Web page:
-There are so many organizations and teams it is hard to say! I am just going to say Cal Band, Rally Comm, and the Asian American Business Association. Plus all athletic teams, of course. -Cal Band is amazing, but a big time commitment. I am so glad I did it. -I never lived in dorms -Athletic events like football, basketball and Rugby are very popular, the others have scarce attendance. More people come when we are playing Stanfurd. -I met my closest friends through band and through classes. -If I am awake at 2pm on a Tuesday I am either cramming for an exam (because I never stay up that late to do homework), or goofing off watching tv/hanging out with friends. -Too many to name! Big game week is a big deal though. -Partying? I think it happens more in the fall because of football. Hard to say, i don't party. -To me, Frats and sororities are not important at all, but for others they may be. -Last weekend I had some friends visit from my hometown. I showed them the campus (including the tree people and memorial stadium) and we also went to San Francisco for a day. -You can do a lot on a Saturday night that doesn't involve drinking. Go get food, stay in with friends, go to SF...i wish more people would realize this. -Off campus: shopping, eating at any of Berkeley's awesome eateries, go to SF, hiking, swimming, exploring the city...so many things...
Berkeley is situated in the middle of a cultural hub (Greek Theater!) and is very close to San Francisco and offers plenty of opportunities for theater performances and concerts. Last weekend, I attended "A Cappella Against AIDS Benefit Concert" and will be attending the University Symphony's spring concert this Friday. Other than performances, many clubs host social nights throughout the week. Football season is very important during the fall semester, and school spirit is apparent whenever Stanford is involved. Berkeley offers many opportunities for athletes. Guest speakers come to speak at Berkeley often, from academicians to politicians to movie stars to CEOs of Fortune 500 companies. Sometimes these events are advertised; more often they're not. Some effort is required to stay in the loop. The Berkeley bubble can be quite powerful. Greek life on campus is not very prominent, except for rush season. The most prominent of fraternities and sororities are the pre-professional ones, which speak to Berkeley students' concern about job security and the future. Many of these pre-professional organizations hold forums and fairs throughout the year for employer-potential employee networking opportunities.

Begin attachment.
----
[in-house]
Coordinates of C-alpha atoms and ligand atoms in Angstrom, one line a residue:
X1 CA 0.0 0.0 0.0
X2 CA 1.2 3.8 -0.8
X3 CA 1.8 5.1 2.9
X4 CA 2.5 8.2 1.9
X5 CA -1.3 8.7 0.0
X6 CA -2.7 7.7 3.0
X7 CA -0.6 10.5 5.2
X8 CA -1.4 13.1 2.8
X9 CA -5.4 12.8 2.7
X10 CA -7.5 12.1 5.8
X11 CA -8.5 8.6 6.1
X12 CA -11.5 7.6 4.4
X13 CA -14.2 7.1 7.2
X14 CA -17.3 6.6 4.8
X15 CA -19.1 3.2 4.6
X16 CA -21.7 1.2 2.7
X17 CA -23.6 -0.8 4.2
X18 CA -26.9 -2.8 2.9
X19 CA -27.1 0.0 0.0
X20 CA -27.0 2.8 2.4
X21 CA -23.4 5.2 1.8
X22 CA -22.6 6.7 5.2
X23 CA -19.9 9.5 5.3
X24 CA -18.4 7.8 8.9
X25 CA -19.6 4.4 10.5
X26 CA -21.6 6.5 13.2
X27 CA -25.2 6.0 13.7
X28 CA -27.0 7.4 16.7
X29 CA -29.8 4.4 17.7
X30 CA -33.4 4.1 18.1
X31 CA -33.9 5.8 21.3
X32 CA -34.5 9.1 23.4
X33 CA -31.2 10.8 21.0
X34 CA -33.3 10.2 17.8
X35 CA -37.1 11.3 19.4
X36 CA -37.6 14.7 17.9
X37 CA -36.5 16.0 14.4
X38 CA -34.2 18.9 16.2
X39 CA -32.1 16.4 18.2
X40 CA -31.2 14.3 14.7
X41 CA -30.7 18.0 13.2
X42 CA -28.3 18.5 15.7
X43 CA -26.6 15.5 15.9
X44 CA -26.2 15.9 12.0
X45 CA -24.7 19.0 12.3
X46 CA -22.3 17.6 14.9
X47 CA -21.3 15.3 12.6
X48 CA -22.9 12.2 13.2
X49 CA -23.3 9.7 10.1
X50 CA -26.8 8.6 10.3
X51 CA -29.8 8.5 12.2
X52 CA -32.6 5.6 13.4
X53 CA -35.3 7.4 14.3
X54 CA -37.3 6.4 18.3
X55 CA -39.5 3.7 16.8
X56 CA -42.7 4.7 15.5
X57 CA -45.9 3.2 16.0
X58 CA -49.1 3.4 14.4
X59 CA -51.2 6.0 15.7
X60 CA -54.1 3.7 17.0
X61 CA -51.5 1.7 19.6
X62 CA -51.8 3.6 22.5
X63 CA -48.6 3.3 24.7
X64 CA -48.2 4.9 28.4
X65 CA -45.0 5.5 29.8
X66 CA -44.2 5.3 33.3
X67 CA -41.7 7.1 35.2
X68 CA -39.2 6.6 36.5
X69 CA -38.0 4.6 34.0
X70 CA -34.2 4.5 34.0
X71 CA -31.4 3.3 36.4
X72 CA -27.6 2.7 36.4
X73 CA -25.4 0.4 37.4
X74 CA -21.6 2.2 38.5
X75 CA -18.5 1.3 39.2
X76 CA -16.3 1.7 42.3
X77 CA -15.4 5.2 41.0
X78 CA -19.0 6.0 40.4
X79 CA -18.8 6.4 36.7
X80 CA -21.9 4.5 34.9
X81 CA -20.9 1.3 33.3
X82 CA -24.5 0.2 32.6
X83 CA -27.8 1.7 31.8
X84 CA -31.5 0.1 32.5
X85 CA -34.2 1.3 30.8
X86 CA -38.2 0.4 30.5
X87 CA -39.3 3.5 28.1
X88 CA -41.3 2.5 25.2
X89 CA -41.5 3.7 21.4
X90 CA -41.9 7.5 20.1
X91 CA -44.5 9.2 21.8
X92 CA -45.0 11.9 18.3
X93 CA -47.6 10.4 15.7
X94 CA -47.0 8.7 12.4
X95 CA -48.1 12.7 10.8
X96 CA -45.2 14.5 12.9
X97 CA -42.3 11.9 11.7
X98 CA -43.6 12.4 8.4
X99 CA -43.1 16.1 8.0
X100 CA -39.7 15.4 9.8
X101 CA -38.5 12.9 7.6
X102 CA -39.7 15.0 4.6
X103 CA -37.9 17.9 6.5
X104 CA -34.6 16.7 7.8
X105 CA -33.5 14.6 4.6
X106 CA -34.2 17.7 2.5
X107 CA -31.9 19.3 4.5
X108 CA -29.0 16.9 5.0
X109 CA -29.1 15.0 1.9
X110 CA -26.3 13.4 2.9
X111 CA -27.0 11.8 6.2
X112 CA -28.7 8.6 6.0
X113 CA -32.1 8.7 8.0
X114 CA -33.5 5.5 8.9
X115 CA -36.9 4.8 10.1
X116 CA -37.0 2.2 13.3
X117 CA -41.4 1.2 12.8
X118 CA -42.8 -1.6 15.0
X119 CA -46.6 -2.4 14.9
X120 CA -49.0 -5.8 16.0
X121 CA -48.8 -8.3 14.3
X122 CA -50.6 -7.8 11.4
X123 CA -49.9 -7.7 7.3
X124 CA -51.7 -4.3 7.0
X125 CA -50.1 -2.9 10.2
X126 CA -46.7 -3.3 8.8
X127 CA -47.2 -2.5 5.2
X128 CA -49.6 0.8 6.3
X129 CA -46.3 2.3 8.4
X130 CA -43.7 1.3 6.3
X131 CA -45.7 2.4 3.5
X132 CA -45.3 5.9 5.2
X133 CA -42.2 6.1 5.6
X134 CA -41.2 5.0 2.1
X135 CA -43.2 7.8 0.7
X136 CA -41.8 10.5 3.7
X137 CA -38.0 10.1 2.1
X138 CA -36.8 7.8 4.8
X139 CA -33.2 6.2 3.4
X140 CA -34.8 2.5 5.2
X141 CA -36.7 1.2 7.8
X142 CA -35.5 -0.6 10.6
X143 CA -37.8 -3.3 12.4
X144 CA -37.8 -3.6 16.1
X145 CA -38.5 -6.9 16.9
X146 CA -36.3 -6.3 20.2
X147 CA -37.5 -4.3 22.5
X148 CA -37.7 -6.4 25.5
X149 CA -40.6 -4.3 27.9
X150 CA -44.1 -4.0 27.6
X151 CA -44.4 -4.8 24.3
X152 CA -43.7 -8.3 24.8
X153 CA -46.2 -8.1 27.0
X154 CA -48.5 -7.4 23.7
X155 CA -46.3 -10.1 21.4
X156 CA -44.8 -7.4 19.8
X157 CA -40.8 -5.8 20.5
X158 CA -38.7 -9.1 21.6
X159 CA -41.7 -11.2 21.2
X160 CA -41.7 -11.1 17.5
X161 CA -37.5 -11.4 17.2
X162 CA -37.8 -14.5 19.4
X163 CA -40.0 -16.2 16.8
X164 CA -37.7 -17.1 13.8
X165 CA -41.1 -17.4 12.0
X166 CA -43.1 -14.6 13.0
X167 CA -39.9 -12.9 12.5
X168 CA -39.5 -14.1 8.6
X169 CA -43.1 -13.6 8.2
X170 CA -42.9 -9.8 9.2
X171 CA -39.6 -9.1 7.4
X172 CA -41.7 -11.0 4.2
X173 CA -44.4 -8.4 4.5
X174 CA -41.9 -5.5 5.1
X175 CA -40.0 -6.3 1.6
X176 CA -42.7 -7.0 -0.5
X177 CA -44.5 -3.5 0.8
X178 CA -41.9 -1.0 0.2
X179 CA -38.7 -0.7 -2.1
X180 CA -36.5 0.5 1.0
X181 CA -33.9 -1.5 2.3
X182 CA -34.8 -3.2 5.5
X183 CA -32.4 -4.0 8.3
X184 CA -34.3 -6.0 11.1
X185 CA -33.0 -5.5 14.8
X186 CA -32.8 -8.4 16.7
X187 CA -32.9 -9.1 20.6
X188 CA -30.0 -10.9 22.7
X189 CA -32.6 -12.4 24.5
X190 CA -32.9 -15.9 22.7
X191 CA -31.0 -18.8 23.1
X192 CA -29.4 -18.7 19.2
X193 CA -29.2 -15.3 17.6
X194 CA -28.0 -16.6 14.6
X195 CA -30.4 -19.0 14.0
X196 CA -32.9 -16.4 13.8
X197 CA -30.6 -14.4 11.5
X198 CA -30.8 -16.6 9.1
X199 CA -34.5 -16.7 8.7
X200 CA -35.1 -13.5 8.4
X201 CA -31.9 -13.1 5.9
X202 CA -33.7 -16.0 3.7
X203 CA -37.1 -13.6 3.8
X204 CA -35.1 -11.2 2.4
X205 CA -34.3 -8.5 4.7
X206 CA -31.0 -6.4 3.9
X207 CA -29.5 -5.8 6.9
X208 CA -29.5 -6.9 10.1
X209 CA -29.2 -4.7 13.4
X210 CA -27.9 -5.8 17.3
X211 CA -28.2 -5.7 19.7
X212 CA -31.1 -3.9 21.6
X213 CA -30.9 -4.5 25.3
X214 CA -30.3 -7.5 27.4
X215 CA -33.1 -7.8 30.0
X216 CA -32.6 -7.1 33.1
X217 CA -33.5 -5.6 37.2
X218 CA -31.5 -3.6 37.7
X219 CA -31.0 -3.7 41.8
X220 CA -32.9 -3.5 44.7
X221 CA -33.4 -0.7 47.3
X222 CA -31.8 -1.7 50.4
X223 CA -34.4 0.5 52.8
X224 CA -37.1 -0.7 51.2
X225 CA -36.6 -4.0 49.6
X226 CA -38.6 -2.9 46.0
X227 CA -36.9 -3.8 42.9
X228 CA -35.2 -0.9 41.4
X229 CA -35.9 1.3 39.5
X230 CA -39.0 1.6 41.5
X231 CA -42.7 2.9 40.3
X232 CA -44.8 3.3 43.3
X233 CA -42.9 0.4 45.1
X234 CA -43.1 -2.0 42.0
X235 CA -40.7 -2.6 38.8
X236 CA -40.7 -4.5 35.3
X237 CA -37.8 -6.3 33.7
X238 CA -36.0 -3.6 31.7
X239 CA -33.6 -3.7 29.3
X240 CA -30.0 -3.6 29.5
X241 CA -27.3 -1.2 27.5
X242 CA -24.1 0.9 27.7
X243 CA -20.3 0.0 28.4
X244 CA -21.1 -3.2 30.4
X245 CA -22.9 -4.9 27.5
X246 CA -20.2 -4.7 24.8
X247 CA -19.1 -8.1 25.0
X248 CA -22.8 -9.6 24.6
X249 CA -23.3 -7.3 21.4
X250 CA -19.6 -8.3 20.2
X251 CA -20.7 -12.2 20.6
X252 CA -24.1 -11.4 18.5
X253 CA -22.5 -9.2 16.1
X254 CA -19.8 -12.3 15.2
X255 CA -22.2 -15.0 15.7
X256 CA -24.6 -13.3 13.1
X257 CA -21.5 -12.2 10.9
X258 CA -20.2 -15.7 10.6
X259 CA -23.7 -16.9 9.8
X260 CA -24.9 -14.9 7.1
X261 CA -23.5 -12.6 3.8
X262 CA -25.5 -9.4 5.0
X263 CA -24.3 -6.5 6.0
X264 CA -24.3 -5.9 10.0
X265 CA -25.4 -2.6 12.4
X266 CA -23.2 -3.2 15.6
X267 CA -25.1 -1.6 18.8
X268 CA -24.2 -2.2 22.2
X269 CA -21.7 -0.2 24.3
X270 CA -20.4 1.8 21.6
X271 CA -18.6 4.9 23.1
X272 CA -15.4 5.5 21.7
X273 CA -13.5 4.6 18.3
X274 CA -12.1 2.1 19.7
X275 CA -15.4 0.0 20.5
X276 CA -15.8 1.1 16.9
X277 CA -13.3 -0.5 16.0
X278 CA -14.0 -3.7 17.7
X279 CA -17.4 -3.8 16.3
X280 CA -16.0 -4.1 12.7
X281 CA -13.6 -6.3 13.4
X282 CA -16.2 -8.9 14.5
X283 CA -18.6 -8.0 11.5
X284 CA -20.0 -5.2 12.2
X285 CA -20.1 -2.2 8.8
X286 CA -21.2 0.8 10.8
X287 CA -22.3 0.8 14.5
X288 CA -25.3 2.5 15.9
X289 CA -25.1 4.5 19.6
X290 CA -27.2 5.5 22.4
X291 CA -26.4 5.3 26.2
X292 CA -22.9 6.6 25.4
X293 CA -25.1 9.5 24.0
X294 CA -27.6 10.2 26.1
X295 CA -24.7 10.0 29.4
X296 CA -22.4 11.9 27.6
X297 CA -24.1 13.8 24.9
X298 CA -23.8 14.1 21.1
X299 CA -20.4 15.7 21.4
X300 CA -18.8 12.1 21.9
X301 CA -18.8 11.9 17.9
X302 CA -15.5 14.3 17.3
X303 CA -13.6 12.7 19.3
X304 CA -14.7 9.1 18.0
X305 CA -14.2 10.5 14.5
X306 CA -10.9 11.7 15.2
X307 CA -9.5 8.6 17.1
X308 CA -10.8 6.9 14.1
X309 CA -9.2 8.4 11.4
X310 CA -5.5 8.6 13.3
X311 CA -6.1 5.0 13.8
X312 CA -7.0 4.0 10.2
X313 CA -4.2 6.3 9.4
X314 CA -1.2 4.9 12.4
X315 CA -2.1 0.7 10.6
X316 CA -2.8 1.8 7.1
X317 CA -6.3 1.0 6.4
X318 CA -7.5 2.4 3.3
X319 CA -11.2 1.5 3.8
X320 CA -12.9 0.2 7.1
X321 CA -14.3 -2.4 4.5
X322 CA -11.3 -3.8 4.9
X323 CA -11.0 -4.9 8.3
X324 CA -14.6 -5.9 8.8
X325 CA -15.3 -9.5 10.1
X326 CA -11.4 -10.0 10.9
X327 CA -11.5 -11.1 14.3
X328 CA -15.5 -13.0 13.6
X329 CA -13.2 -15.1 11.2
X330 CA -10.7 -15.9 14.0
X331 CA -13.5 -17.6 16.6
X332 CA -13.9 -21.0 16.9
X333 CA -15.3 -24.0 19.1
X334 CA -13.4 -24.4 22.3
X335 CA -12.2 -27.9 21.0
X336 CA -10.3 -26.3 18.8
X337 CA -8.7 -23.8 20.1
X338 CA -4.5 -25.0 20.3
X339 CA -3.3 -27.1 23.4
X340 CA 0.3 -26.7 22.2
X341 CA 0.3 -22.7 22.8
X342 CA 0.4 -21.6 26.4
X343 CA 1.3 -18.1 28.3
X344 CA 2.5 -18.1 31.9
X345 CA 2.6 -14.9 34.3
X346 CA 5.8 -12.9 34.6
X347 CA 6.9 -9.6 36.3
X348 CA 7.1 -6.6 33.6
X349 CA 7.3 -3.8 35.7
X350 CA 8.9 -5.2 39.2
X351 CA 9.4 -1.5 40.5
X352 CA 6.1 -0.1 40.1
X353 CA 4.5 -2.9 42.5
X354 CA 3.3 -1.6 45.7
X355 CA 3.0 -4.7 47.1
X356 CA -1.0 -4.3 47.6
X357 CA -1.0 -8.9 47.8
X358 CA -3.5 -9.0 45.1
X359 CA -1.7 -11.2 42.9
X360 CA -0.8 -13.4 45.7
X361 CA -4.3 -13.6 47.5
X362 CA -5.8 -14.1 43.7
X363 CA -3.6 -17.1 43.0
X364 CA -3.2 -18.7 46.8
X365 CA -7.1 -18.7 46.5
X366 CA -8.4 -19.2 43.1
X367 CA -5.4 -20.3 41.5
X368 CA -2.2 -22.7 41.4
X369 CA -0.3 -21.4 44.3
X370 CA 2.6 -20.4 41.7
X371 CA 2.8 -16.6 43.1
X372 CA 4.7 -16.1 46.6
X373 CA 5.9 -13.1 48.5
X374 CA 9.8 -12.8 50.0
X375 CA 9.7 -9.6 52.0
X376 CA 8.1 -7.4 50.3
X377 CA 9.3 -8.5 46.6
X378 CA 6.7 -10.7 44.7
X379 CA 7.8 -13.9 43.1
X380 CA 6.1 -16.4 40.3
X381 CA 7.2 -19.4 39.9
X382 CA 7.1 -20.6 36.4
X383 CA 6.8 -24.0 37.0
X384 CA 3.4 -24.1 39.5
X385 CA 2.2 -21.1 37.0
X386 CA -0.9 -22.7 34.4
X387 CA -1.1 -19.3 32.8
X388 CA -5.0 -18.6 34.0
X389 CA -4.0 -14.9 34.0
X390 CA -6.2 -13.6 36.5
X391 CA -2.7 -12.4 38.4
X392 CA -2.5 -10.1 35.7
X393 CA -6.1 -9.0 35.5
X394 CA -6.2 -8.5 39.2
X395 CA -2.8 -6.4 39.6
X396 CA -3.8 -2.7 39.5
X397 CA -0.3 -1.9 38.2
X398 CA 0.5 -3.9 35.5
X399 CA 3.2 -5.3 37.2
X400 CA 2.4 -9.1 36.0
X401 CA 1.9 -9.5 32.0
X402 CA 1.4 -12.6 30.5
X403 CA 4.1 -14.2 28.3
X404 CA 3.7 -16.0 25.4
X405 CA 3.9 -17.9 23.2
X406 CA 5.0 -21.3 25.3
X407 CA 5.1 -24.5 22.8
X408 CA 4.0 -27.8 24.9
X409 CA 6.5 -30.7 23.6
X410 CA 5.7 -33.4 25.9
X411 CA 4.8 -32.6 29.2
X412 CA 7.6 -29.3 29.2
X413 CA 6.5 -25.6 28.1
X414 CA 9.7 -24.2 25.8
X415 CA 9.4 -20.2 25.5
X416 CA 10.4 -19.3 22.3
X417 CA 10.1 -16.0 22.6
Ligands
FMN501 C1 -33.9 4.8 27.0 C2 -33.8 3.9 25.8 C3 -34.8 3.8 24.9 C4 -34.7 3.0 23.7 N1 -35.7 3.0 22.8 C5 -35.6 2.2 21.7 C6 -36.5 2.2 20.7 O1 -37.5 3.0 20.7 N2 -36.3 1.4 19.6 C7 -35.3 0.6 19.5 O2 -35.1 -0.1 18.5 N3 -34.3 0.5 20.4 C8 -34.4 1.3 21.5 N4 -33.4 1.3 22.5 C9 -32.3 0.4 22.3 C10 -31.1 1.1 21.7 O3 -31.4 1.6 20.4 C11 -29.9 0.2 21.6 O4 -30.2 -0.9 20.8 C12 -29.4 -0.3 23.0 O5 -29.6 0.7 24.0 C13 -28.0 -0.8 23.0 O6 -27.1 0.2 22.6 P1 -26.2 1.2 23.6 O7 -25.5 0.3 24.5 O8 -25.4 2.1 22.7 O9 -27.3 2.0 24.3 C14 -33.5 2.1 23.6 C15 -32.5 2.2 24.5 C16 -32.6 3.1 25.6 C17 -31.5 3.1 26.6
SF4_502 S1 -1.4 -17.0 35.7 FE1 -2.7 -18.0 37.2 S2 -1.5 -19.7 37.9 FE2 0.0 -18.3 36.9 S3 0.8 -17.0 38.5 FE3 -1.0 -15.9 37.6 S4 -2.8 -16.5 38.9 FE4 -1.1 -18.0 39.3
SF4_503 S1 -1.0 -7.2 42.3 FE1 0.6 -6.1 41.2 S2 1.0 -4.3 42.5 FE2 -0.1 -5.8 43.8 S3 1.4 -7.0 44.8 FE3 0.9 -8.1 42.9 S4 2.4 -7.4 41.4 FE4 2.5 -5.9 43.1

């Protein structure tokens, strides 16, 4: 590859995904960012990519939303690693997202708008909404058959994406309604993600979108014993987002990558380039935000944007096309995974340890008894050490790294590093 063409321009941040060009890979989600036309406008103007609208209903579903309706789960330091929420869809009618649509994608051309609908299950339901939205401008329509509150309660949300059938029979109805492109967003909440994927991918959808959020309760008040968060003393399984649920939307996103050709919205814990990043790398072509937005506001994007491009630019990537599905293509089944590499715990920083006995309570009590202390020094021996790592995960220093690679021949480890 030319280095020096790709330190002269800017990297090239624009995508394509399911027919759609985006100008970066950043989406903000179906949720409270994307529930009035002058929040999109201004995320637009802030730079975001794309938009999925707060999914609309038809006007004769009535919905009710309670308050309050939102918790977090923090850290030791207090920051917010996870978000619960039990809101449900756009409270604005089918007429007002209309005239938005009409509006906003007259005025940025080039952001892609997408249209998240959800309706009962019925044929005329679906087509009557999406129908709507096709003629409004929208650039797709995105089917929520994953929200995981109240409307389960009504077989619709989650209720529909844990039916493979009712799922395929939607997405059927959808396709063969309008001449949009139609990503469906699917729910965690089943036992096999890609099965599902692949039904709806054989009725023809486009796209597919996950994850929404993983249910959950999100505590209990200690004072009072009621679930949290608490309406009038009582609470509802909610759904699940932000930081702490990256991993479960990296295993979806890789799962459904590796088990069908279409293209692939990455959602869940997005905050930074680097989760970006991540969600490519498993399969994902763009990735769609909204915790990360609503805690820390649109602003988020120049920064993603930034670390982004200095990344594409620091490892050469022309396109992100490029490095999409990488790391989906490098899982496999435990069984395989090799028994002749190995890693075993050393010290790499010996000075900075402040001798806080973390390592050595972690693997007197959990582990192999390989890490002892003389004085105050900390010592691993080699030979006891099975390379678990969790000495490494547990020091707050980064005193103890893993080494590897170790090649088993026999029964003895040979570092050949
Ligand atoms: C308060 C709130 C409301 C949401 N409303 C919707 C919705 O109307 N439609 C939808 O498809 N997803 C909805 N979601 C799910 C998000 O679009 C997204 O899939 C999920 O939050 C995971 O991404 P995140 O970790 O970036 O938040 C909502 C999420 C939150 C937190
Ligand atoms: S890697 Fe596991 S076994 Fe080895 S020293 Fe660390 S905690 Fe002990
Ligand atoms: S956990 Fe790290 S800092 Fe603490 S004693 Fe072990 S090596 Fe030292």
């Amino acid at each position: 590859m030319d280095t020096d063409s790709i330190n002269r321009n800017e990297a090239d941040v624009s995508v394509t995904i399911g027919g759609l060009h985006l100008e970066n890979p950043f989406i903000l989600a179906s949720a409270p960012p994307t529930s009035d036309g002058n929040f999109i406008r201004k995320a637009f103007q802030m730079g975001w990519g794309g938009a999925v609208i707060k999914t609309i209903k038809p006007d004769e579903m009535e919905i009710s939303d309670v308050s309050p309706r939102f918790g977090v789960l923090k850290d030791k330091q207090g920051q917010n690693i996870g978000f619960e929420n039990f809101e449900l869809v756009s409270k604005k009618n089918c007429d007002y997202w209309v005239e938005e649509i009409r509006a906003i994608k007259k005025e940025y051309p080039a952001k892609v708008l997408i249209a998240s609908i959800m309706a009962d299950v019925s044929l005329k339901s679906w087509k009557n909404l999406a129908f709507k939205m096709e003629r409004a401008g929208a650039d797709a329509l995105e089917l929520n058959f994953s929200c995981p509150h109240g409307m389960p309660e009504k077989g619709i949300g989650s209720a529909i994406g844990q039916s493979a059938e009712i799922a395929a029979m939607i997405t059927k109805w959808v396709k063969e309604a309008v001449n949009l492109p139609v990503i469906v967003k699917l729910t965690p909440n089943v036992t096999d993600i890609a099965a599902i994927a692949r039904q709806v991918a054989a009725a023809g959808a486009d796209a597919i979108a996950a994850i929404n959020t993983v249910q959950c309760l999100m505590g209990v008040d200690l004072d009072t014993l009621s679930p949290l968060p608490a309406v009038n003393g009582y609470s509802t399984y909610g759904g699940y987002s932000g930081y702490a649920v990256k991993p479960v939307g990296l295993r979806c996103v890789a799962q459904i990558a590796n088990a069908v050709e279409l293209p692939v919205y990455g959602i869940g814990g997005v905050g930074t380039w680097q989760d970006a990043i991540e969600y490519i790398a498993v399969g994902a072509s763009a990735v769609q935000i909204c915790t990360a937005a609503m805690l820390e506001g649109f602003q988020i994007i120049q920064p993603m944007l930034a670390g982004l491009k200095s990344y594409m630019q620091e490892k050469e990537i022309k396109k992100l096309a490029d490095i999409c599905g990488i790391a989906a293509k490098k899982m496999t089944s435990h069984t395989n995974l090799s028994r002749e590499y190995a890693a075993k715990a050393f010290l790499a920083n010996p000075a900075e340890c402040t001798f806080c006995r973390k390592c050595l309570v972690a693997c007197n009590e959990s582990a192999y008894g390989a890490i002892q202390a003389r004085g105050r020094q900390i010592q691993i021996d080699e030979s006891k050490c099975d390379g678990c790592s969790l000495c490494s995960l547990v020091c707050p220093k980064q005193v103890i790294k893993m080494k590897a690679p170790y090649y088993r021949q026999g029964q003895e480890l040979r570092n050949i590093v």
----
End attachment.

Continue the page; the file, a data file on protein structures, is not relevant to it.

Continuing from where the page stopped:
Many students here live in the dorms their first year. I am so glad that I did because I met my group of friends I have to this day. I've known people who hated the dorms because they found it overwhelming, because they hated their roommate, and hated the small spaces. I, however, got extremely close with MANY people as a result of the dorms. Living in the dorms a second year is usually for nerds...because who would want to pay for an overpriced room when you could find a cool place to live in the city of Berkeley? In my third year, I moved into the University Student Coops, which are AMAZING! They are houses varying in size - close to Berkeley's campus - that emulate the cooperative funky ethos of Berkeley. I lived in the largest coop, which was an old hotel converted into a coop. The housing in cheap, the people are fun. It is a place of belonging and a place to collectively make decisions about the house. Also, everybody knows coops have the best parties...Coops have events like house bbqs, casinos night, room to room parties, bounce houses, intramurral sports teams.
Groups of friends seem to emerge like a snowball. New people seem to roll in and out of social scenes. If you can't roll with the punches, its eary to get left behind. A lot of the strongest bonds tend to be formed by who you live with. Choosing a group of friends who has your back, and finding your ideal living situation with them is one of the most exciting aspects of Berkeley life, and one of the most unique things it has to offer. Whether its an apartment, a house, a frat, a co-op, there is ample opportunity to have meaningful living situations with people you care about. The popularity of different types of events, like concerts, football games, parties, is huge in every category. Berkeley is large enough to accomodate every scene. It truly is your choice. I'm not a football fan, but people who are fans tend to presume I am -- and I have no ambition to correct them. If they knew me we wouldn't have problems with each other. I have never been accused of lacking "golden bear spirit" except as a joke from close friends.